One of the most gripping scenes in the first episode of Fox’s new series Empire is a flashback in which a younger version of Jamal Lyon — played by Jussie Smollett as an adult — walks in front of his parents and their friends, stumbling in his mother’s high heels and wearing one of her head scarves. He catches the disappointing, angry glare of his father, Lucious (Terrence Howard), who immediately jumps up, drags Jamal into a bedroom, and closes the door. His mother, Cookie (Taraji P. Henson), yells after Lucious not to hurt their child. In another flashback scene, Lucious attempts to dump Jamal — who looks to be around 4 years old — into a trashcan.
In the show’s present timeline, Jamal lives with his Latino boyfriend. His friends and family are aware of who he is, but he isn’t publicly out, seeing as his famous father — an incredibly successful rapper turned music mogul — isn’t supportive of him.
Empire was co-created by Lee Daniels, who has delivered riveting — and at times, horrific — tales of black American life. He was nominated for an Oscar for directing Precious, the 2009 film that depicts the emotional, physical, and sexual abuse of an obese New York teenage woman.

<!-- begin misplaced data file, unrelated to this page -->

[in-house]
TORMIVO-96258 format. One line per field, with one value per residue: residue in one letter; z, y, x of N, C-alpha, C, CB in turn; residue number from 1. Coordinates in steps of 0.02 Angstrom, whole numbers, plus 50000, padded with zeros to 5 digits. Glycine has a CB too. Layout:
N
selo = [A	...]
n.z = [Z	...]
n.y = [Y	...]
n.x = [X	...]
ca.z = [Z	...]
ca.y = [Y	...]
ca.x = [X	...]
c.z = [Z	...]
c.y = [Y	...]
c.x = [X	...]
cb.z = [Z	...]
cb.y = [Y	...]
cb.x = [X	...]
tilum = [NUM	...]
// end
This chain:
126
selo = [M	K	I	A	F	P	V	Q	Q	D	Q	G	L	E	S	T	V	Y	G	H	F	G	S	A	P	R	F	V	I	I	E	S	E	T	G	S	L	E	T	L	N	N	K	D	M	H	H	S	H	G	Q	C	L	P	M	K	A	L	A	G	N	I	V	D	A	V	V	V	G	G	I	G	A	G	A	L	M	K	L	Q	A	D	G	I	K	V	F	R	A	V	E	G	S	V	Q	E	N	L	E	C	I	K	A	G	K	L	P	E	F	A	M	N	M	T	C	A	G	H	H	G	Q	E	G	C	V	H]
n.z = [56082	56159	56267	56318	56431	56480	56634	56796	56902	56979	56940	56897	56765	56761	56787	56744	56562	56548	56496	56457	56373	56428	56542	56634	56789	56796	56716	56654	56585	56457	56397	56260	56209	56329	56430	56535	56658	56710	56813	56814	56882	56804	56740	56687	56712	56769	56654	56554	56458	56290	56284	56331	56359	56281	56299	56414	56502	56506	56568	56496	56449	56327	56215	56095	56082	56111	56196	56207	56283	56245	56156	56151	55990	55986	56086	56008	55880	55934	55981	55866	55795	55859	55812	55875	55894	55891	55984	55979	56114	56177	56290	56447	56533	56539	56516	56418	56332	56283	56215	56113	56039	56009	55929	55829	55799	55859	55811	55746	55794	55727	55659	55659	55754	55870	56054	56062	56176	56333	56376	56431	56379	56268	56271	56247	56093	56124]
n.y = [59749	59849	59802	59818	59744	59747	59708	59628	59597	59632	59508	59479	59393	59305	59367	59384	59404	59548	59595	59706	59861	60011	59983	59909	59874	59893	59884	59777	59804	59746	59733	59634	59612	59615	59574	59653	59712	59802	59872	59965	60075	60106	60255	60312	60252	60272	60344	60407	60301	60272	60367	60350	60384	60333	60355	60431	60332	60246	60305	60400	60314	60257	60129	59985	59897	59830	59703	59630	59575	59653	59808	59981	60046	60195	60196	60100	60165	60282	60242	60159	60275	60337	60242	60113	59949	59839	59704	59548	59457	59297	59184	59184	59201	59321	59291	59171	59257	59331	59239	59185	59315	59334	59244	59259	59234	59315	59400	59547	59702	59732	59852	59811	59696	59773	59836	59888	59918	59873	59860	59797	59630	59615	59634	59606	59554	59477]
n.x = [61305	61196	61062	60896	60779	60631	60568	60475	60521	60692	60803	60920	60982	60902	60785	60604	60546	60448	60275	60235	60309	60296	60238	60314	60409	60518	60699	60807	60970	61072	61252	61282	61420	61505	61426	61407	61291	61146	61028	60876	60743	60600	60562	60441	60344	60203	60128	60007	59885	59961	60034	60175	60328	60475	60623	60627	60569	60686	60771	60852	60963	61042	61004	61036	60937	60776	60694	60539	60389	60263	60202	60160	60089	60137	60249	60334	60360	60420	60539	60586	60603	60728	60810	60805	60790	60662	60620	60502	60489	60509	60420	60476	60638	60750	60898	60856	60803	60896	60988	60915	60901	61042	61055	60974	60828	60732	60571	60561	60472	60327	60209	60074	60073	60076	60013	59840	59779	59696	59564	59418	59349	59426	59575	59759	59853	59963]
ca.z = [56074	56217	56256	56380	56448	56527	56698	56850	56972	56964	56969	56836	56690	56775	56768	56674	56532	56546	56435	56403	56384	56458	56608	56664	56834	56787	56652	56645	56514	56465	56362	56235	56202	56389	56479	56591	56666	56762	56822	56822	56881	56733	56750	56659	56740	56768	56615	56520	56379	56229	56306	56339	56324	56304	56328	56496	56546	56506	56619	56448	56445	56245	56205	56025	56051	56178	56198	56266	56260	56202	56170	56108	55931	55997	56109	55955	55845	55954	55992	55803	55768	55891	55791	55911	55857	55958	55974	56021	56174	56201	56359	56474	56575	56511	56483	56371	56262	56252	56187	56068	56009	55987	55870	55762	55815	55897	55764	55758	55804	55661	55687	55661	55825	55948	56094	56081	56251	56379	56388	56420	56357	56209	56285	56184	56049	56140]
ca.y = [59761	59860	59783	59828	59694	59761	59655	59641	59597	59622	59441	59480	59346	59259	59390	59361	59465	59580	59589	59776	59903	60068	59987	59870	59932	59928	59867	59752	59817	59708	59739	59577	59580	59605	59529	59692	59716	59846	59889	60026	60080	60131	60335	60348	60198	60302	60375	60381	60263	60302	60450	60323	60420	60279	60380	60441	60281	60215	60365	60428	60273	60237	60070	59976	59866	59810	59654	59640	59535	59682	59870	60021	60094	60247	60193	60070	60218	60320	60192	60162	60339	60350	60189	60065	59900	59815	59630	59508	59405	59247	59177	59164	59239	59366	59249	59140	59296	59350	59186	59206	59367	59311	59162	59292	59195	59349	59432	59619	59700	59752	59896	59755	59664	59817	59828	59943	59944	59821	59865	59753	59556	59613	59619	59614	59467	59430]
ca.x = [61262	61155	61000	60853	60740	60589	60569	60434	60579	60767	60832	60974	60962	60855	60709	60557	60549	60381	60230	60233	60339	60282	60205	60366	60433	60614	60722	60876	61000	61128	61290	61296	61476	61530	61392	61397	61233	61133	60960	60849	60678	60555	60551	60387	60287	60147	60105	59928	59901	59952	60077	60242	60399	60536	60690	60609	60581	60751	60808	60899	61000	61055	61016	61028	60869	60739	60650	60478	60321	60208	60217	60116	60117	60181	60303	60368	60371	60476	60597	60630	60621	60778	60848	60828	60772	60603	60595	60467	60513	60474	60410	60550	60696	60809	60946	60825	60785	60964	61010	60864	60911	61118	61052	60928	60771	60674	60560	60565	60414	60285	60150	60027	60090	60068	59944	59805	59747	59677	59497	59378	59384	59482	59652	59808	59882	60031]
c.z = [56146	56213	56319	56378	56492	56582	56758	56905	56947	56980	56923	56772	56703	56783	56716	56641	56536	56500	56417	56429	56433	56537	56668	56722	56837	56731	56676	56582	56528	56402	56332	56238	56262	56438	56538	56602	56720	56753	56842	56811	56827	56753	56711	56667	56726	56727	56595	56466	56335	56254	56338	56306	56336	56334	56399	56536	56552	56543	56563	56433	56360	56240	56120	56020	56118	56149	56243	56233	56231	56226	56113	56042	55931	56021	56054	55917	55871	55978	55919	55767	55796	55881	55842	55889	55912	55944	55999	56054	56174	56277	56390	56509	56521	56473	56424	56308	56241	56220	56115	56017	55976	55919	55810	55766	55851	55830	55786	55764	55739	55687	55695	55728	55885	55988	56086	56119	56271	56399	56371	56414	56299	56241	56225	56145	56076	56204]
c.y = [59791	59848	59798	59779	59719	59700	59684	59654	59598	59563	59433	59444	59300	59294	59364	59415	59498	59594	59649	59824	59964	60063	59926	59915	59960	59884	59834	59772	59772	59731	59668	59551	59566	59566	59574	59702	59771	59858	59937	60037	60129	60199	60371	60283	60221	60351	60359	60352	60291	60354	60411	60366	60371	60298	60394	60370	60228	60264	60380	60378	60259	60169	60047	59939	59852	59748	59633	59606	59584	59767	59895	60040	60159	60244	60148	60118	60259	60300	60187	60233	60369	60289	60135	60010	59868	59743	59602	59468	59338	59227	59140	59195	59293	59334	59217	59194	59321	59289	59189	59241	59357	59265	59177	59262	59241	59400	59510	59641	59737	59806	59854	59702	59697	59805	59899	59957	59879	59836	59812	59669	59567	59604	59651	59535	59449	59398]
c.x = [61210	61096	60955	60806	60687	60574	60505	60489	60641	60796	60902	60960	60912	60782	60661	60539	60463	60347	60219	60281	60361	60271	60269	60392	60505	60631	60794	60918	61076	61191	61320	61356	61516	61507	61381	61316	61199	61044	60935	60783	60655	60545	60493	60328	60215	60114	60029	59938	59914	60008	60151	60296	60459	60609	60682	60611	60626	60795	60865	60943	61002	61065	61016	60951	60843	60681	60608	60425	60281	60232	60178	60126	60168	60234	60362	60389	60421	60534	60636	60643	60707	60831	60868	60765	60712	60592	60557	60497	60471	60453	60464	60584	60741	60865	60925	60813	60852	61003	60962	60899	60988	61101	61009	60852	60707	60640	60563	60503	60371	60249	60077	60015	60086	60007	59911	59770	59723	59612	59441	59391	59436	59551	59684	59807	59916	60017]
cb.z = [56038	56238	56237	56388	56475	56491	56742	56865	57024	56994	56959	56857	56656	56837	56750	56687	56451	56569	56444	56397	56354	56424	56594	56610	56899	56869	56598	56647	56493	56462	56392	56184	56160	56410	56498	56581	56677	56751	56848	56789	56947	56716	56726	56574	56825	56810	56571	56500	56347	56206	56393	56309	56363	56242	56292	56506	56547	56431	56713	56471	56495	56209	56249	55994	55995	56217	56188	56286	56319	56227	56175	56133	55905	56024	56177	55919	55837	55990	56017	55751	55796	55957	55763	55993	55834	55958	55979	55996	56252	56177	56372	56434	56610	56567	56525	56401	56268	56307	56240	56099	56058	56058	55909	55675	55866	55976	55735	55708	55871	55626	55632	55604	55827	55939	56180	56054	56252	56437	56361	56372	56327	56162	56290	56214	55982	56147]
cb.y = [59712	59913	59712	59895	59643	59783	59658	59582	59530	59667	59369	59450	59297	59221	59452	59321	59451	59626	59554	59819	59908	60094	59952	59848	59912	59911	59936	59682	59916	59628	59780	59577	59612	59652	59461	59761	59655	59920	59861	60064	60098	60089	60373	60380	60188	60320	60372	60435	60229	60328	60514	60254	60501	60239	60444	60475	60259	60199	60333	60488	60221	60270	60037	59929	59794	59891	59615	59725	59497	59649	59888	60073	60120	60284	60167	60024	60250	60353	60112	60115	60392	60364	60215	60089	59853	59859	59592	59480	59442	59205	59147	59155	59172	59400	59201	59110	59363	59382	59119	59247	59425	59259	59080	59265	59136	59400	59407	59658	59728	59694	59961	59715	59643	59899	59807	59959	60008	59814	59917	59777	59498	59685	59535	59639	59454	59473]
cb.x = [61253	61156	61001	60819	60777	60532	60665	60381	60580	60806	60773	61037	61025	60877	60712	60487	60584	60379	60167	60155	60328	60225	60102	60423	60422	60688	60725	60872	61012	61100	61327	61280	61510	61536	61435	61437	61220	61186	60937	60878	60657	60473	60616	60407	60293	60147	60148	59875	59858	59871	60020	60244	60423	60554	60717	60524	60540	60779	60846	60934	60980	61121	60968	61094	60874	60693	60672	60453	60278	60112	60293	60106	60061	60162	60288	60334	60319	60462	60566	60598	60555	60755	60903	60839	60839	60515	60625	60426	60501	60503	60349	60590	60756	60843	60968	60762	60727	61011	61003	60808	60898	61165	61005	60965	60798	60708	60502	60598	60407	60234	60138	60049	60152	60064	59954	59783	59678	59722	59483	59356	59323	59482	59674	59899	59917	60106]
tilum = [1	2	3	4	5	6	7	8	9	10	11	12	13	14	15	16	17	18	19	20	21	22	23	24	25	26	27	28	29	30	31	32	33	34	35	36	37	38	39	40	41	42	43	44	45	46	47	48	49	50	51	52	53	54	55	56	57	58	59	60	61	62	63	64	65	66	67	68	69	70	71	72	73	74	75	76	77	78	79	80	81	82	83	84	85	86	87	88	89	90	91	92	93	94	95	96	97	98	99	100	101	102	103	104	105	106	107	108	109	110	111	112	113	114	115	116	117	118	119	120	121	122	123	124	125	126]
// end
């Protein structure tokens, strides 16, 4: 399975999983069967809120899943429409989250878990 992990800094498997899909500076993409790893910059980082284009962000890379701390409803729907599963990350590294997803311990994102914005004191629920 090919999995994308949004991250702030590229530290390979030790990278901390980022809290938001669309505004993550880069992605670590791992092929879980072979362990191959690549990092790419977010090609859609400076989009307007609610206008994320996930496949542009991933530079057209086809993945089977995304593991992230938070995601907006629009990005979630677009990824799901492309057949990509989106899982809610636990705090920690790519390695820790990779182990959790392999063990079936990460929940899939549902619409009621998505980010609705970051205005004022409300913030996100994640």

But the message of Empire — which premiered on Wednesday to 9.8 million viewers, making it Fox’s biggest new show in years — is particularly personal for the out gay filmmaker. When he signed on for the series, Daniels told BuzzFeed News, he was tired of seeing the same hyperfeminine portrayals of gay black men on screen. He wanted to give mainstream TV audiences something very different. “I think that the stereotype that we have seen … is like that of black women. That Aunt Jemima stereotype,” he said. “We went right for the gut with this one, turned the knife.”
Empire — a modern, black version of Shakespeare’s King Lear — centers on the Lyon family: patriarch Lucious; his ex-wife Cookie, who’s newly freed from prison; their power-hungry, Ivy League-educated oldest son Andre (Trai Byers); their youngest, Hakeem (Bryshere Y. Gray), a rapper on the rise; and middle child Jamal, a singer-songwriter prodigy.
Empire, Smollett said, is “not shoving anything down your throat. It’s not preaching, it’s not telling you the way that you should feel about a certain issue, but it is giving you options. Lee holds up the mirror to us as human beings.”
“Look … there are all different types of gay people, you know?” Daniels said.
But you wouldn’t necessarily know it from the last 20 years of TV, which mostly portrayed gay black men as hyperfeminine — characters probably best embodied by the “Men on Film” skits from the ’90s series In Living Color, in which David Alan Grier and Damon Wayans snapped their fingers in the air, protruded their perfectly glossed lips and walked with a sexy, cat-like sway in their hips. Gay black characters who challenged this stereotype were few and far between, but included Terry Crews’ Damon in Friday After Next, the buttoned-up Captain Ray Holt (Andre Braugher) on the current Fox hit Brooklyn Nine-Nine, and Omar Little on HBO’s The Wire, a murdering dope dealer in Baltimore’s mean drug game.